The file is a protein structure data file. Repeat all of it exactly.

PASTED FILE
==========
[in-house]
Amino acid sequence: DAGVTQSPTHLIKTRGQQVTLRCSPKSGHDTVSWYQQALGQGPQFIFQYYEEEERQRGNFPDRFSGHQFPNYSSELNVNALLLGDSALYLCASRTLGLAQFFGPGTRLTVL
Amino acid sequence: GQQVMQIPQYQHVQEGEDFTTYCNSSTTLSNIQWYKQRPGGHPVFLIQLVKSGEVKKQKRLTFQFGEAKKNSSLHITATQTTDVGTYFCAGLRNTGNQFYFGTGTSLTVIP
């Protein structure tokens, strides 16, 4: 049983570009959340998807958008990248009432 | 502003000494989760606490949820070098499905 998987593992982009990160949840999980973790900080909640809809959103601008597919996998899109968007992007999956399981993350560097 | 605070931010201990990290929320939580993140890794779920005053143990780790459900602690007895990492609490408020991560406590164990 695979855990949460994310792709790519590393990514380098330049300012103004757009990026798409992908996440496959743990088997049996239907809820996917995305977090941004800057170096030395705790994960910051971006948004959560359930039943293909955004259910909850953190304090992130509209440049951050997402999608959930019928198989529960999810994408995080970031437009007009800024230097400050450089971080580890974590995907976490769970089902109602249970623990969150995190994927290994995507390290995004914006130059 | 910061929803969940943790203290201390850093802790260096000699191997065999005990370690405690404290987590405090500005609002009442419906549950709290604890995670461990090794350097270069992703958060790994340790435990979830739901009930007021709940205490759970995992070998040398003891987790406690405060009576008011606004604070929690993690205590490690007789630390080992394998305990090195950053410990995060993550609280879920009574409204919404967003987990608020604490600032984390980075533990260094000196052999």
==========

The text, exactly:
[in-house]
Amino acid sequence: DAGVTQSPTHLIKTRGQQVTLRCSPKSGHDTVSWYQQALGQGPQFIFQYYEEEERQRGNFPDRFSGHQFPNYSSELNVNALLLGDSALYLCASRTLGLAQFFGPGTRLTVL
Amino acid sequence: GQQVMQIPQYQHVQEGEDFTTYCNSSTTLSNIQWYKQRPGGHPVFLIQLVKSGEVKKQKRLTFQFGEAKKNSSLHITATQTTDVGTYFCAGLRNTGNQFYFGTGTSLTVIP
């Protein structure tokens, strides 16, 4: 049983570009959340998807958008990248009432 | 502003000494989760606490949820070098499905 998987593992982009990160949840999980973790900080909640809809959103601008597919996998899109968007992007999956399981993350560097 | 605070931010201990990290929320939580993140890794779920005053143990780790459900602690007895990492609490408020991560406590164990 695979855990949460994310792709790519590393990514380098330049300012103004757009990026798409992908996440496959743990088997049996239907809820996917995305977090941004800057170096030395705790994960910051971006948004959560359930039943293909955004259910909850953190304090992130509209440049951050997402999608959930019928198989529960999810994408995080970031437009007009800024230097400050450089971080580890974590995907976490769970089902109602249970623990969150995190994927290994995507390290995004914006130059 | 910061929803969940943790203290201390850093802790260096000699191997065999005990370690405690404290987590405090500005609002009442419906549950709290604890995670461990090794350097270069992703958060790994340790435990979830739901009930007021709940205490759970995992070998040398003891987790406690405060009576008011606004604070929690993690205590490690007789630390080992394998305990090195950053410990995060993550609280879920009574409204919404967003987990608020604490600032984390980075533990260094000196052999």